Thoughts of the Great Gatsby

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Updated: Apr 11, 2022
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Infatuation with an object or person can often mislead an individual into believing that they are in love. In the novel, The Great Gatsby the main character is a victim of confusing infatuation with love. A beautiful young lady, Daisy Buchanan attracts Gatsby at a young age and his infatuation for her deepens as they choose different life paths. As he proclaims his undying love for her, he fails to notice the details as to why he holds this love for Daisy. Throughout the novel, Gatsby rarely reflects on any personal details of Daisy. He does however constantly admire her wealth, materialistic assets, and social status. Jay Gatsby has a distorted view of love which does not contain any raw emotional connection, proving he is not truly in love with Daisy Buchanan but is infatuated with the idea of her.

Love is defined as an intense feeling of deep affection for an individual or an immense feeling of warm intimate attachment. When a relationship contains love there is endless growth and emotional connection – things Gatsby and Daisy never shared. Infatuation is known as an individual possessing passionate feelings for another with no depth or valid reasoning. Jay Gatsby has no valid reason for his feelings for Daisy because his love contains no reasoning. However, Jay is infatuated with Daisy due to her image, money and reputation. “He found her excitingly desirable. He went to her house, first with all the other officers, then alone. It amazed him – he had never been in such a beautiful house before. But what gave it an air of breathless intensity was that Daisy lived there…” (Fitzgerald 148). This excerpt shows that he is captivated by the beauty and monetary status of Daisy’s home. Jay is also fond of Daisy due to her physical appearance, social position, and because she is already admired by countless men. Since Daisy is admired by countless men, it increases Gatsby’s value of her because she is the type of woman every man wants.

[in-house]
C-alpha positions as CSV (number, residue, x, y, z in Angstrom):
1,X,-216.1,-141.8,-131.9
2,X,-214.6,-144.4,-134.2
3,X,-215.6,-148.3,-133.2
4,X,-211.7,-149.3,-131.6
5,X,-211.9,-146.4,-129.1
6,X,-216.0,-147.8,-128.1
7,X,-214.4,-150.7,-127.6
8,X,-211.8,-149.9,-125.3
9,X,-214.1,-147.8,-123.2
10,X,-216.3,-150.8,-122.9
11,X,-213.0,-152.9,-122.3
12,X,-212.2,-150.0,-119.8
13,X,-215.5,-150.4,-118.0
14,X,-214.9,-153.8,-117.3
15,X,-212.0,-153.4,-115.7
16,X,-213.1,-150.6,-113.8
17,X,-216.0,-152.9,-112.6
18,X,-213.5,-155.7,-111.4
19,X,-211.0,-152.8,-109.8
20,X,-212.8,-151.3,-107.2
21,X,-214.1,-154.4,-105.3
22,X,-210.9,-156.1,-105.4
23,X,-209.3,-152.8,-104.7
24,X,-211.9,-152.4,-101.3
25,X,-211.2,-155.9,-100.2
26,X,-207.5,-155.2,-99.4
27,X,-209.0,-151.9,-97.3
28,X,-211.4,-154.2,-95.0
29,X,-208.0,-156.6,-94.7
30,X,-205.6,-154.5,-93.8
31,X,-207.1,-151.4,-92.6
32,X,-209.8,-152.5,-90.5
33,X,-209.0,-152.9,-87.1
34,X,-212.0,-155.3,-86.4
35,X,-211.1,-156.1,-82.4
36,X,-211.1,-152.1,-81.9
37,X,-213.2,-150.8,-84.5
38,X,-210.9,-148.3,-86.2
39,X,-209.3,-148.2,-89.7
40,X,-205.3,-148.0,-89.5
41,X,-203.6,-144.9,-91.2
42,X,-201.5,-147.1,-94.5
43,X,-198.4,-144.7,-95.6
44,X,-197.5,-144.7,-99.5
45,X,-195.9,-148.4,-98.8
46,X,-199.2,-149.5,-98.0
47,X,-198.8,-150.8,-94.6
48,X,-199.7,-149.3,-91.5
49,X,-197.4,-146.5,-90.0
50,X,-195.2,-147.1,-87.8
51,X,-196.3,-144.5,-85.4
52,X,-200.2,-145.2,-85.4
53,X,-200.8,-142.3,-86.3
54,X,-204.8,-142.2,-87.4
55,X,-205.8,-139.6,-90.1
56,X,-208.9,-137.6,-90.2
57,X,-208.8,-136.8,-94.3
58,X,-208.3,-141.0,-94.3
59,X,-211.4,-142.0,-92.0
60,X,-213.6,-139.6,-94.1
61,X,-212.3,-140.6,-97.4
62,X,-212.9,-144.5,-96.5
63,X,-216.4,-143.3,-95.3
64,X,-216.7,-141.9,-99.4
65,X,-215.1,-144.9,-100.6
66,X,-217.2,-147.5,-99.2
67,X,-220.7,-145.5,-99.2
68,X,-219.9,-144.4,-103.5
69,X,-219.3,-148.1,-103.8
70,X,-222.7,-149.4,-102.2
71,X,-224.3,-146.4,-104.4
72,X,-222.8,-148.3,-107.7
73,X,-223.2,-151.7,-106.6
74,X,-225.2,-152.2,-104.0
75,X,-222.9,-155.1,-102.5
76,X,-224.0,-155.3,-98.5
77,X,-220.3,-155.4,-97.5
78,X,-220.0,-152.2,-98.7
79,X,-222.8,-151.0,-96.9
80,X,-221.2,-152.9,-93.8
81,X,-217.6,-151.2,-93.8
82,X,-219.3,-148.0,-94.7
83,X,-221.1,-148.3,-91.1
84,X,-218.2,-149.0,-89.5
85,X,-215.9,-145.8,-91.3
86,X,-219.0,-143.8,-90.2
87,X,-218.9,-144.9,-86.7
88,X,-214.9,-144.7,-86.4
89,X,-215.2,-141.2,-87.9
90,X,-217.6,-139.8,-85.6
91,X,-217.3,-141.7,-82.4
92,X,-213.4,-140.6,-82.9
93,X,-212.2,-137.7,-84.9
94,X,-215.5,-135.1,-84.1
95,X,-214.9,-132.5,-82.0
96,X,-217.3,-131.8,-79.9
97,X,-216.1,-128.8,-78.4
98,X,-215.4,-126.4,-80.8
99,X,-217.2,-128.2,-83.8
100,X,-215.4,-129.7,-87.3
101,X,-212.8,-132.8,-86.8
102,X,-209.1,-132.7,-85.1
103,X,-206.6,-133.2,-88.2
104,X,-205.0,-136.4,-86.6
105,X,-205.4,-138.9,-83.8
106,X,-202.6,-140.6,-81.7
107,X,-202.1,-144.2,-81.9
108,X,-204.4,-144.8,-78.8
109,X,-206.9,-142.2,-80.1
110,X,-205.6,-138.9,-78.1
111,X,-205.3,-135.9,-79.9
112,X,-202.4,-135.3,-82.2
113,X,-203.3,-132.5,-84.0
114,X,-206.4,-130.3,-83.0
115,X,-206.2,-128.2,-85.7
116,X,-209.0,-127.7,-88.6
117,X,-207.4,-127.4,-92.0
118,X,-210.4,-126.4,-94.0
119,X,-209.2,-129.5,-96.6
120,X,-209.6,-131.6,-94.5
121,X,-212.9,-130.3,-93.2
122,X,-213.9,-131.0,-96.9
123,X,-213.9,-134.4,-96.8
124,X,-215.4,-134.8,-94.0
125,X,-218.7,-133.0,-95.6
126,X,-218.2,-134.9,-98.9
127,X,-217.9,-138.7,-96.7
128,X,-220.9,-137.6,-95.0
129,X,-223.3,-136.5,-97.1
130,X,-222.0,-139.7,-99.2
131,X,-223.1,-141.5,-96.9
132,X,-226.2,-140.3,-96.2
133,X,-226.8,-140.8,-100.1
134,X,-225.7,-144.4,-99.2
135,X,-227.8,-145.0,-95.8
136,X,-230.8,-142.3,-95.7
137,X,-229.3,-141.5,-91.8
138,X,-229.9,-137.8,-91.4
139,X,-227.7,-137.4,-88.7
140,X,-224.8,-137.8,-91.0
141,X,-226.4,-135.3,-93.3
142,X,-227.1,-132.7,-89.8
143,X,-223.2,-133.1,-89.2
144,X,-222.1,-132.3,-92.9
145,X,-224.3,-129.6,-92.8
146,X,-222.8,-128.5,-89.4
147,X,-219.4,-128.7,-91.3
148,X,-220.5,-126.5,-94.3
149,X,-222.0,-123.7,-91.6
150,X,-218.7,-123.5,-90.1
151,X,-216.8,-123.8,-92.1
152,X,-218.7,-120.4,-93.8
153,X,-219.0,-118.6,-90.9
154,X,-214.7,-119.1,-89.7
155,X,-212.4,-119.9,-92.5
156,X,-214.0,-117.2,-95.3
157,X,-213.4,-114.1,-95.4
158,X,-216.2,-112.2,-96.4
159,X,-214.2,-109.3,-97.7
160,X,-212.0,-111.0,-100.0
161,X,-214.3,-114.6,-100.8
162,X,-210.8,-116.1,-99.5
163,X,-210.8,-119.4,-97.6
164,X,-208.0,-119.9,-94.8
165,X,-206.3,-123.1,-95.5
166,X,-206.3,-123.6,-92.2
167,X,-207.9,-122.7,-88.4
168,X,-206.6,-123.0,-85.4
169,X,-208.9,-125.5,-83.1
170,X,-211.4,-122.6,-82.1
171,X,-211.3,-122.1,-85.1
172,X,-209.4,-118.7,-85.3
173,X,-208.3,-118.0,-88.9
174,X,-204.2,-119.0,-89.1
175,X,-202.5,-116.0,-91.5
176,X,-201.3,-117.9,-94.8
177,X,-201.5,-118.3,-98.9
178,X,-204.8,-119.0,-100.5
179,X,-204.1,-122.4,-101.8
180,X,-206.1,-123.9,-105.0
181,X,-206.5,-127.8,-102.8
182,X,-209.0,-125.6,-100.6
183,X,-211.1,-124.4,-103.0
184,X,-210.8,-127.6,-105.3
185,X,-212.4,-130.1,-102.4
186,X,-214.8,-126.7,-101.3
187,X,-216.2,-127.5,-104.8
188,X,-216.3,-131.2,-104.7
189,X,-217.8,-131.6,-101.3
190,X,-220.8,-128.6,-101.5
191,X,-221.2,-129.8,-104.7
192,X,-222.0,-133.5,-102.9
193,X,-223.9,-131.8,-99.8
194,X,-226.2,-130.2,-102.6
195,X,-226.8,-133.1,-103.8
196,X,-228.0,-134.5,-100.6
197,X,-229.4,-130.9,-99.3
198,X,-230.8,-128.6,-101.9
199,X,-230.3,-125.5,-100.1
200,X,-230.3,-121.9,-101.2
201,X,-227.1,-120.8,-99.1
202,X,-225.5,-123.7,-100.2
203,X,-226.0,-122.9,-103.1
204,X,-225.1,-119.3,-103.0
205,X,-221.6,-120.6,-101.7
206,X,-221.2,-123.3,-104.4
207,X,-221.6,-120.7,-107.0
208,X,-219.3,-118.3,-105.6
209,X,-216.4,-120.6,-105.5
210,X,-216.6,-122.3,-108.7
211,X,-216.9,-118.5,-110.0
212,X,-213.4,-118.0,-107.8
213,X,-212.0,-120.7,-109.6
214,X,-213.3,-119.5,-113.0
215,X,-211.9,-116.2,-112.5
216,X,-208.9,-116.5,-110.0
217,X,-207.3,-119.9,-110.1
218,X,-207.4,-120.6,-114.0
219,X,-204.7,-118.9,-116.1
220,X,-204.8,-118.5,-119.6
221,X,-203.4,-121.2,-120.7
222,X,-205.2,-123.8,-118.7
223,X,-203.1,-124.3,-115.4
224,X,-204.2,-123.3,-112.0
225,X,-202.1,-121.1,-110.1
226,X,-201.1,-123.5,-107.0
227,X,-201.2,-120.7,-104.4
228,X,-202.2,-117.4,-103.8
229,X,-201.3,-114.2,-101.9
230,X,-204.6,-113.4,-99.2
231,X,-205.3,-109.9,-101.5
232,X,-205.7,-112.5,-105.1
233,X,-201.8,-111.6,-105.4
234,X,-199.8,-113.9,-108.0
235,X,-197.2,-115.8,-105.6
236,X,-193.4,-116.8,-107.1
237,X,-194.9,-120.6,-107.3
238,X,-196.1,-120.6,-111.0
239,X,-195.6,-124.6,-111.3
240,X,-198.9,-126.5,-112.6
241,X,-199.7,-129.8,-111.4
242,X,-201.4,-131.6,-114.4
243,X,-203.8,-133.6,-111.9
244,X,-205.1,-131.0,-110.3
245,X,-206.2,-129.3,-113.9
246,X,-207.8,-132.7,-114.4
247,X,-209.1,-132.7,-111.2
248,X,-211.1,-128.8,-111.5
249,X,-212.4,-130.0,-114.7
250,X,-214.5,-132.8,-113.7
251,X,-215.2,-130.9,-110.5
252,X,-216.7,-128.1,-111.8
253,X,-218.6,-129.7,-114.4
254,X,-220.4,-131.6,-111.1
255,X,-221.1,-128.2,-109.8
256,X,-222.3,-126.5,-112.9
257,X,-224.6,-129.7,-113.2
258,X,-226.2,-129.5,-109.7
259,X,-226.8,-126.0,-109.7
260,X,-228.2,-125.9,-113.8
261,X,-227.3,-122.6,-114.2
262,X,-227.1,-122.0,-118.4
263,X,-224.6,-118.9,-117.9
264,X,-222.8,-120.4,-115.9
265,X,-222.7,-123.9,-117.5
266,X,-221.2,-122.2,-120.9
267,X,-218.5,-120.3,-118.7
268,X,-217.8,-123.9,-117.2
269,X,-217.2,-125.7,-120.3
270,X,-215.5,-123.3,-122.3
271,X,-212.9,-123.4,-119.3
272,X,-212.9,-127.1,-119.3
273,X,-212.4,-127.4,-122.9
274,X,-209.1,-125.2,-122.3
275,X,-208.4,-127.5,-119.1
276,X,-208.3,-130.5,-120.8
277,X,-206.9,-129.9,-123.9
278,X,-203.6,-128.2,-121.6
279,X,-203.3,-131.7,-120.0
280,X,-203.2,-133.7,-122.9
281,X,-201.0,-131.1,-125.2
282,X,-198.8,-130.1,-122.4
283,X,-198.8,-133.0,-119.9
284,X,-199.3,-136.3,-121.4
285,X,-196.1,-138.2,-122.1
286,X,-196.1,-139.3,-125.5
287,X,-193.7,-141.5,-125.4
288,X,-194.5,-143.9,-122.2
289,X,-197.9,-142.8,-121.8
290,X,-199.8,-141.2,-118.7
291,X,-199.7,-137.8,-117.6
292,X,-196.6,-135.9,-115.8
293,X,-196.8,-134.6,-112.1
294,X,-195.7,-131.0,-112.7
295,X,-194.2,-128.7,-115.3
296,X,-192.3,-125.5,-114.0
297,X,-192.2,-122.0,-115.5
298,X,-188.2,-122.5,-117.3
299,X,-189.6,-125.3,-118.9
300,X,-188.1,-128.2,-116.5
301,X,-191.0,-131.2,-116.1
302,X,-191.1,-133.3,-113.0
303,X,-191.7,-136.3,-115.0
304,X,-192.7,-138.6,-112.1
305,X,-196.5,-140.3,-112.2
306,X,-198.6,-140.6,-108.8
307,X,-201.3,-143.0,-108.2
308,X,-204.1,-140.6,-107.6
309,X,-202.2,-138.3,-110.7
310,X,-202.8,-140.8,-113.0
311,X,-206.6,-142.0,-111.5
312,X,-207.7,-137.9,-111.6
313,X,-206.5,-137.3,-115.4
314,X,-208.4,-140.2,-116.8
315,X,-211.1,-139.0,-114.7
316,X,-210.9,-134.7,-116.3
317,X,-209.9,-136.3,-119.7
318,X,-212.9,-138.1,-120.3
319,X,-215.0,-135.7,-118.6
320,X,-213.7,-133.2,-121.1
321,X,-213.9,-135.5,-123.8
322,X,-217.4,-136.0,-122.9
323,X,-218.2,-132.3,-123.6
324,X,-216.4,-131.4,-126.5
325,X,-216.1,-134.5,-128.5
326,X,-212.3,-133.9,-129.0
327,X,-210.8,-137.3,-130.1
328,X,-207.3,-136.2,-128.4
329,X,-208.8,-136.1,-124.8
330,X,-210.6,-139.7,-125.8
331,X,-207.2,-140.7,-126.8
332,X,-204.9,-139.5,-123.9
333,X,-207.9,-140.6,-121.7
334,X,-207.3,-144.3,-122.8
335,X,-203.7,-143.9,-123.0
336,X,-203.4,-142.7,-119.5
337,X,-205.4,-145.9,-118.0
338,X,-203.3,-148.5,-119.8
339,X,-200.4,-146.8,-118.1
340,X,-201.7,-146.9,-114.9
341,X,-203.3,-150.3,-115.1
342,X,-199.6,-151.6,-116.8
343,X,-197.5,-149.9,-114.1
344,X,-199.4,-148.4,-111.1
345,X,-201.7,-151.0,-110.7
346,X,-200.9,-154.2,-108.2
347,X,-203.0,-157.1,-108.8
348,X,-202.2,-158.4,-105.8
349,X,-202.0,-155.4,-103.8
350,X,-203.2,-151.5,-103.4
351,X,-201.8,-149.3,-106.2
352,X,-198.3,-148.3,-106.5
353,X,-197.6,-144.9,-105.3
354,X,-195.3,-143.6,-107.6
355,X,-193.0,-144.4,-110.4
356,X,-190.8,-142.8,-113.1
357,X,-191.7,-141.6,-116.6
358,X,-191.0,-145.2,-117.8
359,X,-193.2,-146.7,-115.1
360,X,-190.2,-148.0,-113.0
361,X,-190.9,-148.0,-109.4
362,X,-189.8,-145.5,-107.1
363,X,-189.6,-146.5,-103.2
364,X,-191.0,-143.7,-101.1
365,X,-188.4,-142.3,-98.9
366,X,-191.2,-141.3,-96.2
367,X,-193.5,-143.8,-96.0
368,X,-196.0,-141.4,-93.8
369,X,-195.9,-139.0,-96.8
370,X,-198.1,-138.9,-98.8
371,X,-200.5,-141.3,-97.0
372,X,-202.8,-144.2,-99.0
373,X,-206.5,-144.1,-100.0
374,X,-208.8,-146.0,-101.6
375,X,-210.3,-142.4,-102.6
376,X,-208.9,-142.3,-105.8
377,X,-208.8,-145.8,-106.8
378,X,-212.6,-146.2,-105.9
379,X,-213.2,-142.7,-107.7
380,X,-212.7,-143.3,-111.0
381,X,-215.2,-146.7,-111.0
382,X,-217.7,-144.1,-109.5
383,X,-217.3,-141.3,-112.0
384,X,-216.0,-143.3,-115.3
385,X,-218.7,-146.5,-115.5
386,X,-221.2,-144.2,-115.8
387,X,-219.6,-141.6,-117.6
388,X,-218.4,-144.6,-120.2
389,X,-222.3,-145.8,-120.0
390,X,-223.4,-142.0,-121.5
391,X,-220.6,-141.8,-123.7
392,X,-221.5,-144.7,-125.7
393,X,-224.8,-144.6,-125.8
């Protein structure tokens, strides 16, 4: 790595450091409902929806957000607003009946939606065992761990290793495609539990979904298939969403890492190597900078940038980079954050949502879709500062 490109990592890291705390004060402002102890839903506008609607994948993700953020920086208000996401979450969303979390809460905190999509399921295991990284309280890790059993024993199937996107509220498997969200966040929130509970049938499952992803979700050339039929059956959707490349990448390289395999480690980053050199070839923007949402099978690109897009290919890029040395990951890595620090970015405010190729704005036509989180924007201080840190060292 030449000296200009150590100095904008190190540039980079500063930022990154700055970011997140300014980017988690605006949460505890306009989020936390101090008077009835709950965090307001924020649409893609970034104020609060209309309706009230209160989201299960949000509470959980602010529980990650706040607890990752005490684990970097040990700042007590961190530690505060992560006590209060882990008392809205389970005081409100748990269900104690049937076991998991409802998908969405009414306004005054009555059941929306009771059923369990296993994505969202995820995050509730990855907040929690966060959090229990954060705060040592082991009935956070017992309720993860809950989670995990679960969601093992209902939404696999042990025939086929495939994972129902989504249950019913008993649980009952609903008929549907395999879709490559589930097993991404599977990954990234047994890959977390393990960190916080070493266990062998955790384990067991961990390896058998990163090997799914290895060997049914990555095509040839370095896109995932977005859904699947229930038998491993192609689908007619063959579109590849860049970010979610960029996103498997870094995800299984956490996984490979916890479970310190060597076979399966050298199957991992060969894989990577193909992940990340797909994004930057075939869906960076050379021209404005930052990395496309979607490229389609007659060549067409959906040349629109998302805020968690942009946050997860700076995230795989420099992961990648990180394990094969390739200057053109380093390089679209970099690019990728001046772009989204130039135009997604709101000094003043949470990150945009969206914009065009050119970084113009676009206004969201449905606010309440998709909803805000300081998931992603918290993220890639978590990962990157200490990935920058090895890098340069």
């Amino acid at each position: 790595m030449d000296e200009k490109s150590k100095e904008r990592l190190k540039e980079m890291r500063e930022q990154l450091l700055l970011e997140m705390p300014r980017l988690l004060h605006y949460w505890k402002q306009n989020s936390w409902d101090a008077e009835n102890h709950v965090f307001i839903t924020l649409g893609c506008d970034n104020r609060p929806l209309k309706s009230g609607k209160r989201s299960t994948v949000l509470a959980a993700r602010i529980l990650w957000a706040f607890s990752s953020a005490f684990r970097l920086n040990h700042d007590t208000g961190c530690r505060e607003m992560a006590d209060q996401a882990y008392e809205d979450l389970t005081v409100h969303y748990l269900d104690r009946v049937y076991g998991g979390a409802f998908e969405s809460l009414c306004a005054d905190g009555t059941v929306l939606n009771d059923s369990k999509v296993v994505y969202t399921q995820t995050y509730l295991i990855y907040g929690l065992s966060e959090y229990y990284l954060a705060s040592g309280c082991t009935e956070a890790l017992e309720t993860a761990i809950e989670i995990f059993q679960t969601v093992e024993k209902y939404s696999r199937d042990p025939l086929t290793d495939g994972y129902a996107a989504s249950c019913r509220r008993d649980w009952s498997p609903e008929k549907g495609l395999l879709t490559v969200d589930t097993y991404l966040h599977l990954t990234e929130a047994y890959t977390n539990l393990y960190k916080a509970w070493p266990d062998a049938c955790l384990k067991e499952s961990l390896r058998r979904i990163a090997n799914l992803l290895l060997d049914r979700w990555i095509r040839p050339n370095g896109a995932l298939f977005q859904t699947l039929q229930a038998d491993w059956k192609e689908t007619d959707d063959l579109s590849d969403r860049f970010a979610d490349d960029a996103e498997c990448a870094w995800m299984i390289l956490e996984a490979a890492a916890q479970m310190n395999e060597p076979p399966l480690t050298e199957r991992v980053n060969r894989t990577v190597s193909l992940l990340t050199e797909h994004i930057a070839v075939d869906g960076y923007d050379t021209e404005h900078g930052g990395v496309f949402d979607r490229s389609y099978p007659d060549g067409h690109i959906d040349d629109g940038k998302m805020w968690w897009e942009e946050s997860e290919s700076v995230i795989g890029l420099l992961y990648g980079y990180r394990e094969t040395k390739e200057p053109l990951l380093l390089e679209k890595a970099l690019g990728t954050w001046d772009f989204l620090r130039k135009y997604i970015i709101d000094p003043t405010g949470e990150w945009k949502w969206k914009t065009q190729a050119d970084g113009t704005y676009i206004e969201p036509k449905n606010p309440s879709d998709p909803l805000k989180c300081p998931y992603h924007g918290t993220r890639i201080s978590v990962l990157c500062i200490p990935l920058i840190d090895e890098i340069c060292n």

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Infatuation is a powerful emotion of the human body that quite often leads to the feeling of obsession. Infatuation consumed Gatsby’s soul and changed his persona to the point where he diminished every speck of sanity he had before he met Daisy. When he initially met Daisy; he was captivated by her wealthy persona and admired that she had the world of the social elite handed to her on a silver platter. Gatsby is fully aware he cannot obtain Daisy with his current monetary status, and instead of being defeated he becomes even more infatuated with her. A similar infatuation occurs in The Titanic, in which a lower-class boy falls in over his head with an upper-class beauty. Within no due time, the lower-class working boy becomes attracted to the beauty and glimmer of the woman. The story line claims the two fell crazy in love, however they did not develop any emotional connection but did contain the sexual attraction. In both instances, these men are simply not in love rather they are enchanted by the wealth and get caught up in the midst of it all.